He poisons their dog, tries to sniper their son, loosens the bolts on their tires, and somehow manages to stay outside the law.
I am not a fan of scary things. I dislike scary movies, and generally do not gravitate toward scary books either. When I read that back of Cape Fear I was a little iffy, but it was for class, so I decided I would get through it. After I pushed past the first part it really wasn’t that bad, but it’s just the concept that gets under my skin.
Cape Fear was written in the 50’s and has since been turned into 2 movies, one done by Scorsese. The original book features your typical nuclear family, all content to work together and be happy, except for the fact that a rapist that the dad put in jail while he was doing military service has started stalking the family, threatening them. Cady, the psychopath, actually threatens to rape the 13 year old daughter and does attempt to rape the man’s wife.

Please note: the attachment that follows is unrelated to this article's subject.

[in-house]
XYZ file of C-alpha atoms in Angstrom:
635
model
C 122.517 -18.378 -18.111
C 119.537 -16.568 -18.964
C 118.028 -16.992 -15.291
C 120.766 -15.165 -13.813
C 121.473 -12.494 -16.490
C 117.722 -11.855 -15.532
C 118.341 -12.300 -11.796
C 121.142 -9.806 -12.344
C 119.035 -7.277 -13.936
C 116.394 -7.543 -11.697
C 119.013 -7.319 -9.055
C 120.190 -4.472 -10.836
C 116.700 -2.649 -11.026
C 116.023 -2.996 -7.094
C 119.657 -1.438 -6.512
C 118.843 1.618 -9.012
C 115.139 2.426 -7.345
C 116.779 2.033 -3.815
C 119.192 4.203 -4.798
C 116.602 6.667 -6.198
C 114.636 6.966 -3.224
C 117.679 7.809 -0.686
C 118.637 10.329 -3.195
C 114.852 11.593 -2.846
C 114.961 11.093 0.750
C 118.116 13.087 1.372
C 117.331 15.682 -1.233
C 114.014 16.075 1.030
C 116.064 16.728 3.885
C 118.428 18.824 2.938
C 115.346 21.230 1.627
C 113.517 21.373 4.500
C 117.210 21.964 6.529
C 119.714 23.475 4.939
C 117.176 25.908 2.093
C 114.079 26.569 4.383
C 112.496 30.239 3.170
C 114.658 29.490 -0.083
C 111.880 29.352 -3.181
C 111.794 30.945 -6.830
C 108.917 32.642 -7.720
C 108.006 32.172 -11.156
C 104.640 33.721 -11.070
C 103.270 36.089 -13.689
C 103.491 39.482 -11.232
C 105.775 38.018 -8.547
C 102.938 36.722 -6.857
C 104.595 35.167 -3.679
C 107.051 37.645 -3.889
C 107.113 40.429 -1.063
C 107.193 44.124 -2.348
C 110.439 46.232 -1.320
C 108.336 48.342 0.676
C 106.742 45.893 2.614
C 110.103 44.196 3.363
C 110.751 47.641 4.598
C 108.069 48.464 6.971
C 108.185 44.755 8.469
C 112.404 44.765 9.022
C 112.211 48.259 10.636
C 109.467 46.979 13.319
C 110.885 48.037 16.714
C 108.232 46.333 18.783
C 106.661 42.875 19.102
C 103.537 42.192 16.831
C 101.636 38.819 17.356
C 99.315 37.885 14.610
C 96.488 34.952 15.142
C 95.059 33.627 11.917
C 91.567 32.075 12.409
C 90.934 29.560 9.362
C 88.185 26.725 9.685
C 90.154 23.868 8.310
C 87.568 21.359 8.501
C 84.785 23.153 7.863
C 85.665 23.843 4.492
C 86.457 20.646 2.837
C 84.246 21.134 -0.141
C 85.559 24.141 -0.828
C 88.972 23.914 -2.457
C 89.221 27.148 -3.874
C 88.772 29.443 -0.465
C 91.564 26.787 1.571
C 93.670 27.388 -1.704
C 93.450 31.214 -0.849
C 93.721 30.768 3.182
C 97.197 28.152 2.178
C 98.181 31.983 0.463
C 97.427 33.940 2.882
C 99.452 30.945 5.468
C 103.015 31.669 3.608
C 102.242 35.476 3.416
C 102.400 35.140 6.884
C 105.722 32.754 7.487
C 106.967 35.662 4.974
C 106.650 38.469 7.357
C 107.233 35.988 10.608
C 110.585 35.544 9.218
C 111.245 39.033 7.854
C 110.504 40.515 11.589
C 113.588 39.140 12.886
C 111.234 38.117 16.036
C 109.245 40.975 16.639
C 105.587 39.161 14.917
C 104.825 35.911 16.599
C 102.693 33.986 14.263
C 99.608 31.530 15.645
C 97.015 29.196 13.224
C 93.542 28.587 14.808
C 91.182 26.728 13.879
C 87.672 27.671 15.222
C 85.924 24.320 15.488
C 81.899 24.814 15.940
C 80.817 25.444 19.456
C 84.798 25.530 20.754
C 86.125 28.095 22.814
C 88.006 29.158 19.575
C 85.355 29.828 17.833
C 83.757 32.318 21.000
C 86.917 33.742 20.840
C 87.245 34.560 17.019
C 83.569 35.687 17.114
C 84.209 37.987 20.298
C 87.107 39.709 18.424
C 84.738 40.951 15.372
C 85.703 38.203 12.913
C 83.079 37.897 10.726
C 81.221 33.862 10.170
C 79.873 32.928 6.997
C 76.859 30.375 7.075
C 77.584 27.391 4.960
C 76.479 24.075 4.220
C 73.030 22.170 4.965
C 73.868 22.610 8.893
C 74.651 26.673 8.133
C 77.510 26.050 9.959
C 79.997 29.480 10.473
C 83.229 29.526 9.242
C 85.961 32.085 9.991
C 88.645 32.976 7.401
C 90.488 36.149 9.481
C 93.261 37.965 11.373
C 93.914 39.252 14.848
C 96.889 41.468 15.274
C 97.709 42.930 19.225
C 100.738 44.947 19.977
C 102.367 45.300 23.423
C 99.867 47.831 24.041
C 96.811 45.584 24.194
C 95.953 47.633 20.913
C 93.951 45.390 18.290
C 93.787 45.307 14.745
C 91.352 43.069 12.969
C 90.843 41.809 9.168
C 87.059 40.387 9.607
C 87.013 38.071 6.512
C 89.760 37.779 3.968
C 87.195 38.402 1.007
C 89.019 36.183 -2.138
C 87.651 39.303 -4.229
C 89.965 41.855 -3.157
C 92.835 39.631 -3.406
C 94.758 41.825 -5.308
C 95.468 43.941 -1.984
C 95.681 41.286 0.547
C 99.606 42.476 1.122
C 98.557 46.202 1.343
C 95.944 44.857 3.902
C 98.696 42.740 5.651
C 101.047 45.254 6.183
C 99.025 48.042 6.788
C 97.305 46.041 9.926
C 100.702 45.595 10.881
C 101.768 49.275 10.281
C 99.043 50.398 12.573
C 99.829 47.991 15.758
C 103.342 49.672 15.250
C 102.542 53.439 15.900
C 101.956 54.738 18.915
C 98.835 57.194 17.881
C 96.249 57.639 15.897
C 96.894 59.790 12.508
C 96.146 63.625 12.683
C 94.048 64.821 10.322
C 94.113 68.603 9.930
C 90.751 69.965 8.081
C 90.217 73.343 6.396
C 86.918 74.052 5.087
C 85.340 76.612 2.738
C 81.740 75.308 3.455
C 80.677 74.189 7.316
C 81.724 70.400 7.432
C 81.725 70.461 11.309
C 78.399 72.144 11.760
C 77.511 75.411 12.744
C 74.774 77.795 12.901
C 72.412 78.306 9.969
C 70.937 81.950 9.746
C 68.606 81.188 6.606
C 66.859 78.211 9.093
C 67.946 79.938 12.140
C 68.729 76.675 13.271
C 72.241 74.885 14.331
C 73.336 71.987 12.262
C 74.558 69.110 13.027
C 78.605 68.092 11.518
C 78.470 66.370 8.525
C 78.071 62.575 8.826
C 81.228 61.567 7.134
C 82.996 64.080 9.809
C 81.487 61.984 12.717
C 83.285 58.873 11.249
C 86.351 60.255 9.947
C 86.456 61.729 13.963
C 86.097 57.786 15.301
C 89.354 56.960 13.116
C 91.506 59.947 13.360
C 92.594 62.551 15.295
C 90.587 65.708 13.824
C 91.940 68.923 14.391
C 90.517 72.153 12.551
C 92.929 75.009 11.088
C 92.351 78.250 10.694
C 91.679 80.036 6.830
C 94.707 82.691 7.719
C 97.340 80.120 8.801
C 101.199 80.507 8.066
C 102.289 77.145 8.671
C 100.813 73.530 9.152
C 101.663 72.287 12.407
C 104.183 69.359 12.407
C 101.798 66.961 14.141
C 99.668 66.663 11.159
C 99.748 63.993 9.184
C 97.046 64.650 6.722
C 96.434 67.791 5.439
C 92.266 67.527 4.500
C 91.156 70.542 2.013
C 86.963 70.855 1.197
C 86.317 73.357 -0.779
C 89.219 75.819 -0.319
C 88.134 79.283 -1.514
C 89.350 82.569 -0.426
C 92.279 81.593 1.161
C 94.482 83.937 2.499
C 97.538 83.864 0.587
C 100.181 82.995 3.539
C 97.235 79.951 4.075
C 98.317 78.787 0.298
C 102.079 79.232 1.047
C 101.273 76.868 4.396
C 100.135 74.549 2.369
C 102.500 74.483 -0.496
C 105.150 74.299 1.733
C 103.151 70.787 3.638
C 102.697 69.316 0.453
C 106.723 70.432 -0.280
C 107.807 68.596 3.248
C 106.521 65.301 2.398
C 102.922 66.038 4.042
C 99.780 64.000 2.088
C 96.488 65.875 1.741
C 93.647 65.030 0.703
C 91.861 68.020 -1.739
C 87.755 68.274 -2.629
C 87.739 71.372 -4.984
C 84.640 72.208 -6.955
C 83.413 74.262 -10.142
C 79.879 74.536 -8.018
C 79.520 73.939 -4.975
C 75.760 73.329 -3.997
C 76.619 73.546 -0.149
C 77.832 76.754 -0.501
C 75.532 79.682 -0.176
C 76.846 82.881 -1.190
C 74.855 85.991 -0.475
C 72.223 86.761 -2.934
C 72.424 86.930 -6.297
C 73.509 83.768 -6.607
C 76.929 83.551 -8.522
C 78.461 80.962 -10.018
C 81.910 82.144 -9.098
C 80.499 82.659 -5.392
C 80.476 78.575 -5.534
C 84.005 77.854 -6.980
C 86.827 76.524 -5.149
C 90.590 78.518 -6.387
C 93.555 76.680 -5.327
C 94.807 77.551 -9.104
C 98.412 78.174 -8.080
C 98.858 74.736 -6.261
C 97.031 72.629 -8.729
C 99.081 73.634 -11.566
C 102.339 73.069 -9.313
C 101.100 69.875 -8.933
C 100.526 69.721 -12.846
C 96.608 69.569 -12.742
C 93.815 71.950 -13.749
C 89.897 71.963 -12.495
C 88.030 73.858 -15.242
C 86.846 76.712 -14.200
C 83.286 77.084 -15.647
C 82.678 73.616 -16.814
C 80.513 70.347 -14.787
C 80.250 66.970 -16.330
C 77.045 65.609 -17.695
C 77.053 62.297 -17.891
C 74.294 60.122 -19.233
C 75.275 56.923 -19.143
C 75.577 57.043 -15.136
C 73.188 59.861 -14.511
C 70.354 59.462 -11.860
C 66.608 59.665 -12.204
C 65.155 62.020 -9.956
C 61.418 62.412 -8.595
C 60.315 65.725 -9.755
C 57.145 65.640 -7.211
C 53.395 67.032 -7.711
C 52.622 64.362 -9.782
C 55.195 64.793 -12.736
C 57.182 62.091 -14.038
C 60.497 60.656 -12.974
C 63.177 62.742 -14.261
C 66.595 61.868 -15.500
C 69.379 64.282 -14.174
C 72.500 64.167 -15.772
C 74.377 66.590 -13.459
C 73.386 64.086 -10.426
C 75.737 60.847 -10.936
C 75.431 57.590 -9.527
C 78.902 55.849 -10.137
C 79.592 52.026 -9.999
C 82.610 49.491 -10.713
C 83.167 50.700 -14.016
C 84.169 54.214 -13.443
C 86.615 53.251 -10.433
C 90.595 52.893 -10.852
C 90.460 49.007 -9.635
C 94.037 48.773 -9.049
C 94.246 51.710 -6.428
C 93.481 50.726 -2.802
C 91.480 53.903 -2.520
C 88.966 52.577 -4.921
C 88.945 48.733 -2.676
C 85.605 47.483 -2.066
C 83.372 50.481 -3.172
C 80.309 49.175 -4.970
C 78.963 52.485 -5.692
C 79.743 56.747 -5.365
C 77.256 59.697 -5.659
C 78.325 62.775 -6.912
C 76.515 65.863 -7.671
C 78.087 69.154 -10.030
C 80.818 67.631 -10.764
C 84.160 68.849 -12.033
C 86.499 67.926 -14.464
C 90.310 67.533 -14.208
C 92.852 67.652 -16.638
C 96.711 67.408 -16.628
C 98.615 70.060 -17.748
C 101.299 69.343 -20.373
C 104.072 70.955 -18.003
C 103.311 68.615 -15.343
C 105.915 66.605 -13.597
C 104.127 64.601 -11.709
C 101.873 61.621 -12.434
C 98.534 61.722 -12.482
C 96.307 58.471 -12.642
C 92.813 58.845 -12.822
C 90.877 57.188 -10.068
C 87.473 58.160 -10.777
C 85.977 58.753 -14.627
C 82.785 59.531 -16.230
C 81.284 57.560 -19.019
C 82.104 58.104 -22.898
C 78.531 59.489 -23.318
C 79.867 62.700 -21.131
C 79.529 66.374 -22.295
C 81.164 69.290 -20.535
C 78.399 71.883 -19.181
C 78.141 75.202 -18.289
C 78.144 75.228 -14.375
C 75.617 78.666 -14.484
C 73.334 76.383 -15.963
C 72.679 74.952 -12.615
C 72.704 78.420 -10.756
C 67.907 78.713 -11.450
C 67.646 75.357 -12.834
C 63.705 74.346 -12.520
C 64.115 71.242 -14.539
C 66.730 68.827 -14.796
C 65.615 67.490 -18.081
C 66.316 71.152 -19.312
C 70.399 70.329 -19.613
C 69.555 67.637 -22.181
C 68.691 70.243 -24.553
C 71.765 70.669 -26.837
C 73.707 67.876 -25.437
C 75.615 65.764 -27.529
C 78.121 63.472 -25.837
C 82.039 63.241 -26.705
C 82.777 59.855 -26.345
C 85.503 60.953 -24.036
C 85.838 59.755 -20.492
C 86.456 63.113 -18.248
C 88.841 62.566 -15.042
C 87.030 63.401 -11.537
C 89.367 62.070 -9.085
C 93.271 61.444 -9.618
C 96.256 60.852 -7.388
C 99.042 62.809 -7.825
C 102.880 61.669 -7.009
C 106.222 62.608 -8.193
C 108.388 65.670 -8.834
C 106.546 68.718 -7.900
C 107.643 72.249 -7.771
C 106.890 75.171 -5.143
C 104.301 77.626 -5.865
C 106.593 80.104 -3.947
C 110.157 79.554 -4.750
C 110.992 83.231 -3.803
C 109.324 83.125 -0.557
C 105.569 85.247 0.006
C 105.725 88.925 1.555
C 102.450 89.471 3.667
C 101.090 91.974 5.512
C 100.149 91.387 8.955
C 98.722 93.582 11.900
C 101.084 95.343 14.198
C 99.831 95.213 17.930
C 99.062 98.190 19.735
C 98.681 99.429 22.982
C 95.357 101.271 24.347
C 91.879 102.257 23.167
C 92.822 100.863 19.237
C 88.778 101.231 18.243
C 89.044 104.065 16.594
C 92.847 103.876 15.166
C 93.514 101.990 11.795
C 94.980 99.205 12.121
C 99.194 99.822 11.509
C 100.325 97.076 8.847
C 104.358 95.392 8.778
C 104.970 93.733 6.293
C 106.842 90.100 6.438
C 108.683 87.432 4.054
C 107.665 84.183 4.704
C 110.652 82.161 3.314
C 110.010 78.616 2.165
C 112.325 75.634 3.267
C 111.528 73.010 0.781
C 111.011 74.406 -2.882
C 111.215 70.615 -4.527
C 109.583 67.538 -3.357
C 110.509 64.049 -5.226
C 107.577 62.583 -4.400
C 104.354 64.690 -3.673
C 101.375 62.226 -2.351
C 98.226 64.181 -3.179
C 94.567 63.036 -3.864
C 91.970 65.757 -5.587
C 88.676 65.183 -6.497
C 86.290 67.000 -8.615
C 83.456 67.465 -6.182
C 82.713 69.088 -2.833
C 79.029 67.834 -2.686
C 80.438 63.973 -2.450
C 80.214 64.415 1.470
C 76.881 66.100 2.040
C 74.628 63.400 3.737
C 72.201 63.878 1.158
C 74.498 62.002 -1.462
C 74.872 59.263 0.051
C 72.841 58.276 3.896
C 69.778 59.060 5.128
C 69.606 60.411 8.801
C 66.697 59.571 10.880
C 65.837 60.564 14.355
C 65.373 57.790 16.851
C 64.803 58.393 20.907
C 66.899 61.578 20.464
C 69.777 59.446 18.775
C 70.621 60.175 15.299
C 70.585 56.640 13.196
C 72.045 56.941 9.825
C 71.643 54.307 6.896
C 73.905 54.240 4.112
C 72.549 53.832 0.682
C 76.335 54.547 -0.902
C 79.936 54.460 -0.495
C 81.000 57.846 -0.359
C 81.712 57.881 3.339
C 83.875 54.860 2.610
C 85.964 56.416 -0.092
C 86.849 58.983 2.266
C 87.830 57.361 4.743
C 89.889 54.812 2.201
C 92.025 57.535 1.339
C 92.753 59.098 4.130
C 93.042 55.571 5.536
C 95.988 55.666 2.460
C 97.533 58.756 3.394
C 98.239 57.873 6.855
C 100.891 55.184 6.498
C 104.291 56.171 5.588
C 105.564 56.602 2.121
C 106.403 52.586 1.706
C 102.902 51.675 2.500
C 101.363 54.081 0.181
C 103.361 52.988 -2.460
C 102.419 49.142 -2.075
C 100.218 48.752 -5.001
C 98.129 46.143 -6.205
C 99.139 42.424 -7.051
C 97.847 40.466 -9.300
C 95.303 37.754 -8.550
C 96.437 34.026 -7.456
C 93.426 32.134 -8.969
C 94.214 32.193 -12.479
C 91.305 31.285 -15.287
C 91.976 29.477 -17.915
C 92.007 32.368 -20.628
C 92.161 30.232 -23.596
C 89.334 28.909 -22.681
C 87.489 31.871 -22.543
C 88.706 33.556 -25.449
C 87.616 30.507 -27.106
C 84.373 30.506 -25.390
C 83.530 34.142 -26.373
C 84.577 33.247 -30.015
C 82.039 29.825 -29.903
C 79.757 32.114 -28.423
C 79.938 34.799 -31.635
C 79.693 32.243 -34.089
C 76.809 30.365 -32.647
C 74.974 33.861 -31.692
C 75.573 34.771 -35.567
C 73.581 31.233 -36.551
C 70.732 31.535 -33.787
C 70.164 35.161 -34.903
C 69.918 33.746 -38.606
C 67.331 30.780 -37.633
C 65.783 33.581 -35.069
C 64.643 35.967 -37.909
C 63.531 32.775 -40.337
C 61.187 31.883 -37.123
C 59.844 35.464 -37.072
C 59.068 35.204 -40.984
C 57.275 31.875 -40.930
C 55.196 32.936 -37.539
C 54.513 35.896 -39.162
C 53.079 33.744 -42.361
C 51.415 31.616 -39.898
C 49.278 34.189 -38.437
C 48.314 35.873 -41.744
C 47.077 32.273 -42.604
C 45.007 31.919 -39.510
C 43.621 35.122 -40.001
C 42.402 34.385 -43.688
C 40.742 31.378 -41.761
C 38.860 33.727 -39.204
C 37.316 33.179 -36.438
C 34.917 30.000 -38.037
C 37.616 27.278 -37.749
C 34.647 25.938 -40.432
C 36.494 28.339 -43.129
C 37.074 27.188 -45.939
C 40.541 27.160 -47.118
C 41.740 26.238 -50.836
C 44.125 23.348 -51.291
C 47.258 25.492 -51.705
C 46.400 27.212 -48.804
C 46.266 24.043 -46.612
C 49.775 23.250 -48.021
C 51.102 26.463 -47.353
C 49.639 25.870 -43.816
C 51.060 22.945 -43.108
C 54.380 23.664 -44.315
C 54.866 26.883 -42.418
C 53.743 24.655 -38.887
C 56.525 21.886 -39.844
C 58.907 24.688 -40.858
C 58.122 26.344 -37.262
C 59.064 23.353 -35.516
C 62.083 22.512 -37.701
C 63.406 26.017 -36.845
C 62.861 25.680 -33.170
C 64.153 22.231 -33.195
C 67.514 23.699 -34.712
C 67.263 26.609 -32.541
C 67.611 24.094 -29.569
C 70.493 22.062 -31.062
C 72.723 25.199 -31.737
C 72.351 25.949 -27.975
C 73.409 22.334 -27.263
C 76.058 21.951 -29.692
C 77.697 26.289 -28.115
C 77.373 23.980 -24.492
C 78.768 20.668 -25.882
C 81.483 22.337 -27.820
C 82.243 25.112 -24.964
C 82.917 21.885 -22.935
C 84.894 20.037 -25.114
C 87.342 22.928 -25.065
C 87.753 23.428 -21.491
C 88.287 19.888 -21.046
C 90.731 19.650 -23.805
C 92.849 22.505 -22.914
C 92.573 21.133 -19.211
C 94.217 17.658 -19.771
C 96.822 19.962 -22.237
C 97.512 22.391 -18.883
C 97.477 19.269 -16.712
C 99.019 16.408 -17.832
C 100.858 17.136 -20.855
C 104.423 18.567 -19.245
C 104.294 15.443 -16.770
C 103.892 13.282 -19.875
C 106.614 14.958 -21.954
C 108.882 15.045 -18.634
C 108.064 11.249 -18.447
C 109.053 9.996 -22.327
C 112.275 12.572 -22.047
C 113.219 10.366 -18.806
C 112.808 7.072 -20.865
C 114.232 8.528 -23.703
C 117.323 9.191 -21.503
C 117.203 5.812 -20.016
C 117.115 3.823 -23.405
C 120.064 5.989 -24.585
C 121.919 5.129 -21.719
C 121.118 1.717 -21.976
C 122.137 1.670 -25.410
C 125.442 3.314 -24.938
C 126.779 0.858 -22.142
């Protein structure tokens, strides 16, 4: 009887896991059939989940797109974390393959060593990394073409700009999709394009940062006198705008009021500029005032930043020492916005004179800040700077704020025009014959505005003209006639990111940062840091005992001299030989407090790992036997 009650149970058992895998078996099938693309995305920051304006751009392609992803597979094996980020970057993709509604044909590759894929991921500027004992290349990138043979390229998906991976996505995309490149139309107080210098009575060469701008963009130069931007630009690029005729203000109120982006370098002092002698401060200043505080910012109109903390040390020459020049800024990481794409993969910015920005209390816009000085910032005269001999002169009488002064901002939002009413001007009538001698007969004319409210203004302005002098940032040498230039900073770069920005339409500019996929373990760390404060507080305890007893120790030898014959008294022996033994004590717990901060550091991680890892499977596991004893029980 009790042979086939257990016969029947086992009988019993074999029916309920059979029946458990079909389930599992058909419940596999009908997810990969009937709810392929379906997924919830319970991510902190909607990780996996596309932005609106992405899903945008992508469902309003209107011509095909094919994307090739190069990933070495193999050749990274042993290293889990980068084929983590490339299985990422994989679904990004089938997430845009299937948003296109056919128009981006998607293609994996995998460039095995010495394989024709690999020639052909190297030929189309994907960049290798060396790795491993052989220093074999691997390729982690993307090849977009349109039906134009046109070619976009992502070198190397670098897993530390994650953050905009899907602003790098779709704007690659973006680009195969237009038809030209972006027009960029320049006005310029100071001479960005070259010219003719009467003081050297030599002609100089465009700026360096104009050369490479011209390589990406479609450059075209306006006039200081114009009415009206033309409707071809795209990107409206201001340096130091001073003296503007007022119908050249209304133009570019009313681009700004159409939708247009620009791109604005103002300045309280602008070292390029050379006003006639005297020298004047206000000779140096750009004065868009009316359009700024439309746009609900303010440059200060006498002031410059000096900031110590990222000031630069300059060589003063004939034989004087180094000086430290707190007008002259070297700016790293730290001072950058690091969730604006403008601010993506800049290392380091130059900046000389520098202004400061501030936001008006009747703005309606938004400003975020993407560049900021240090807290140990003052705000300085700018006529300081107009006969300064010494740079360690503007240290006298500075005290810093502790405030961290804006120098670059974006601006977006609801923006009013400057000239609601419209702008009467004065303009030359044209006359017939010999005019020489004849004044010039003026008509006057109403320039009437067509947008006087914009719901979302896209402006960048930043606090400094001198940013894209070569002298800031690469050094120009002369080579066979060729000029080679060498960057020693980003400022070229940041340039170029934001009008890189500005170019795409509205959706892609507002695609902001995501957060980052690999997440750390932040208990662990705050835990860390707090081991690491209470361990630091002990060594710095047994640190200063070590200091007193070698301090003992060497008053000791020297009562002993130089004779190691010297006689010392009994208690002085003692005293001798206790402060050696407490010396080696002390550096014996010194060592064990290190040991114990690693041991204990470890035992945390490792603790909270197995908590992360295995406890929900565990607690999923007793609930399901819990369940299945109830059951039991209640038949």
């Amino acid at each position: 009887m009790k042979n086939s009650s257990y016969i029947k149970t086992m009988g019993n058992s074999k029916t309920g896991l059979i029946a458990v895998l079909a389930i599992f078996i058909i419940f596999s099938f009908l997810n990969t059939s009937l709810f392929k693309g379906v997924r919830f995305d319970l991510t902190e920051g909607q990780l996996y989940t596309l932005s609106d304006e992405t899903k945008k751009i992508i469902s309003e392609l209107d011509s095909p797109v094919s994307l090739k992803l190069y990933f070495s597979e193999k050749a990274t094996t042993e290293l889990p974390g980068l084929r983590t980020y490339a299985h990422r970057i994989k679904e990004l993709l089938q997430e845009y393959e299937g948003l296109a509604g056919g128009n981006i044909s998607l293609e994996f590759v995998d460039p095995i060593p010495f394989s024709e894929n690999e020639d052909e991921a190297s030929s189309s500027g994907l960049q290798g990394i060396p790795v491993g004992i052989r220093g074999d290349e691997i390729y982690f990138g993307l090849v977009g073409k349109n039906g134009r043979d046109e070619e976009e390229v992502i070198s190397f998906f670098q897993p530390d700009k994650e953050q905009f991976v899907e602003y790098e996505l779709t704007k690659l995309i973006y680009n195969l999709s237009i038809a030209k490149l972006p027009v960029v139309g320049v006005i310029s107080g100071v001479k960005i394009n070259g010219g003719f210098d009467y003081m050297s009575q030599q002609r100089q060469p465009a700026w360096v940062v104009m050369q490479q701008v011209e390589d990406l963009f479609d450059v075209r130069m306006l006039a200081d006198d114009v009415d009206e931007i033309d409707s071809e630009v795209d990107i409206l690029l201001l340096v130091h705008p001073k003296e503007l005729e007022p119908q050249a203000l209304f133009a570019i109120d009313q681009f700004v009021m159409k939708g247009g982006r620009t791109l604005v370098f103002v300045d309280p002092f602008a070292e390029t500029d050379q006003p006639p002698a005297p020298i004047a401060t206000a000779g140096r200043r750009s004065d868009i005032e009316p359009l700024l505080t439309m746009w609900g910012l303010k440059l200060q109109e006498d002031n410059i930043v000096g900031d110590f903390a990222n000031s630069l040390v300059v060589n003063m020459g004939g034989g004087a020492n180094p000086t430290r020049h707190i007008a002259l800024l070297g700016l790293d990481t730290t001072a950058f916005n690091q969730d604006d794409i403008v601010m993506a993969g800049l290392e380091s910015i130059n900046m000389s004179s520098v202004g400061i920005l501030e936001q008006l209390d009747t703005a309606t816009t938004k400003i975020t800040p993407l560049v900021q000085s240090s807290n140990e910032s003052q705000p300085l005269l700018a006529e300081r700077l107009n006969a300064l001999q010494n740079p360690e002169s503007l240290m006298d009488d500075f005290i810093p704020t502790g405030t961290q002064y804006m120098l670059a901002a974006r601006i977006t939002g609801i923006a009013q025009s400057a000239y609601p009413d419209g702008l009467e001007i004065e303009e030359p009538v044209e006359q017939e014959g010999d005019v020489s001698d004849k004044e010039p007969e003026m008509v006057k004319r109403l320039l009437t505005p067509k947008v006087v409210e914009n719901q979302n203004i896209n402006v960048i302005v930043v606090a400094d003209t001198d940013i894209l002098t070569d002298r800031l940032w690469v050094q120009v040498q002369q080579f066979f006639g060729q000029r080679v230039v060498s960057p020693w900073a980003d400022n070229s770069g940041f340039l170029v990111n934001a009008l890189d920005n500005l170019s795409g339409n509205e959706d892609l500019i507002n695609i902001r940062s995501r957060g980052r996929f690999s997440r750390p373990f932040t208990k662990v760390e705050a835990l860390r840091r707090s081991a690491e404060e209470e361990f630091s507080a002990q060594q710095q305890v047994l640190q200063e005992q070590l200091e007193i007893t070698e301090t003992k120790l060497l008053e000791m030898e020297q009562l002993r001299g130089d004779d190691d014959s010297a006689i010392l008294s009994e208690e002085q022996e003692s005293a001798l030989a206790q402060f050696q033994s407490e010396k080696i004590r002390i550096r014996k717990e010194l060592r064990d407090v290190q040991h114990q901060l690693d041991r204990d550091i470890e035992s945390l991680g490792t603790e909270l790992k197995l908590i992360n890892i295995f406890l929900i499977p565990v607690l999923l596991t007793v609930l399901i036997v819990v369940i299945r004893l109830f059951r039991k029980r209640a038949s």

The first film made follows along the same lines, but the Scorsese film does not. Featuring Robert De Niro as Cady, the family has their own issue and are not so nuclear anymore, and may be just as bad as Cady, provoking him somewhat.
Since I read this book for a film adaptation class I had some time to compare the 2nd movie to the original book but I found that the book freaked me out more. While the movie is a fight between two grey entities, neither one much better than the other, the book had a different swing. What happens when the law cannot help you?
The characters in the book know that Cady will eventually come for them, that he will eventually get bolder and try to hurt them. He poisons their dog, tries to sniper their son, loosens the bolts on their tires, but Cady always somehow manages to stay outside the law. There is nothing that the police can really do due to not having enough proof or not knowing where he is, and other factors. Despite being on the right side of the law, there is no one that can help the family and they end up taking some major risks to protect themselves.
That theme was what I found most disturbing about the book even though it wasn’t “scary”.
It’s a quick read if you just want something to interesting to get through, but you can really tell by the language choice sometimes that it was written in the 50’s. Despite that it holds up fairly well and is entertaining. It reminds me of something you would find in a cottage somewhere. It would never be something I’d pick up voluntarily, but I certainly don’t regret reading the book.